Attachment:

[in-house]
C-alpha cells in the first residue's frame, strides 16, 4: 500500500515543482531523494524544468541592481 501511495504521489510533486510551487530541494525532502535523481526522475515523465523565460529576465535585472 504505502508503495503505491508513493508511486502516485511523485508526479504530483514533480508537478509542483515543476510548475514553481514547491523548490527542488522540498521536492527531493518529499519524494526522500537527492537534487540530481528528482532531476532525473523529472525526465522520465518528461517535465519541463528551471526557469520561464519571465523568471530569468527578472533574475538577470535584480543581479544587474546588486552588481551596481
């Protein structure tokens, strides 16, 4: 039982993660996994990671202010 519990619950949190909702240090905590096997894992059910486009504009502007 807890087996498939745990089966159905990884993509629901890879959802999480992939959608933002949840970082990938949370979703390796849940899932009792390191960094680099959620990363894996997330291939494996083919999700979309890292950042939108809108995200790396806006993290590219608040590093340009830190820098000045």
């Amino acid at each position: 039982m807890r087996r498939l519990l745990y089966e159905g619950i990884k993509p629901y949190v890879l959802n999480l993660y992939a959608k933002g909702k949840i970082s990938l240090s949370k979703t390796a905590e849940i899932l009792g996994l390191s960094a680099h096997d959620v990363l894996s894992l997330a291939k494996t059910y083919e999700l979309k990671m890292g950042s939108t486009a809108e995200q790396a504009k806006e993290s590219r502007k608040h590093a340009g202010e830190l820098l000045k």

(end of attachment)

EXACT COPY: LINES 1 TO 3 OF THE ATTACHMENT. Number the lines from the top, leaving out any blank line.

[in-house]
C-alpha cells in the first residue's frame, strides 16, 4: 500500500515543482531523494524544468541592481 501511495504521489510533486510551487530541494525532502535523481526522475515523465523565460529576465535585472 504505502508503495503505491508513493508511486502516485511523485508526479504530483514533480508537478509542483515543476510548475514553481514547491523548490527542488522540498521536492527531493518529499519524494526522500537527492537534487540530481528528482532531476532525473523529472525526465522520465518528461517535465519541463528551471526557469520561464519571465523568471530569468527578472533574475538577470535584480543581479544587474546588486552588481551596481
């Protein structure tokens, strides 16, 4: 039982993660996994990671202010 519990619950949190909702240090905590096997894992059910486009504009502007 807890087996498939745990089966159905990884993509629901890879959802999480992939959608933002949840970082990938949370979703390796849940899932009792390191960094680099959620990363894996997330291939494996083919999700979309890292950042939108809108995200790396806006993290590219608040590093340009830190820098000045």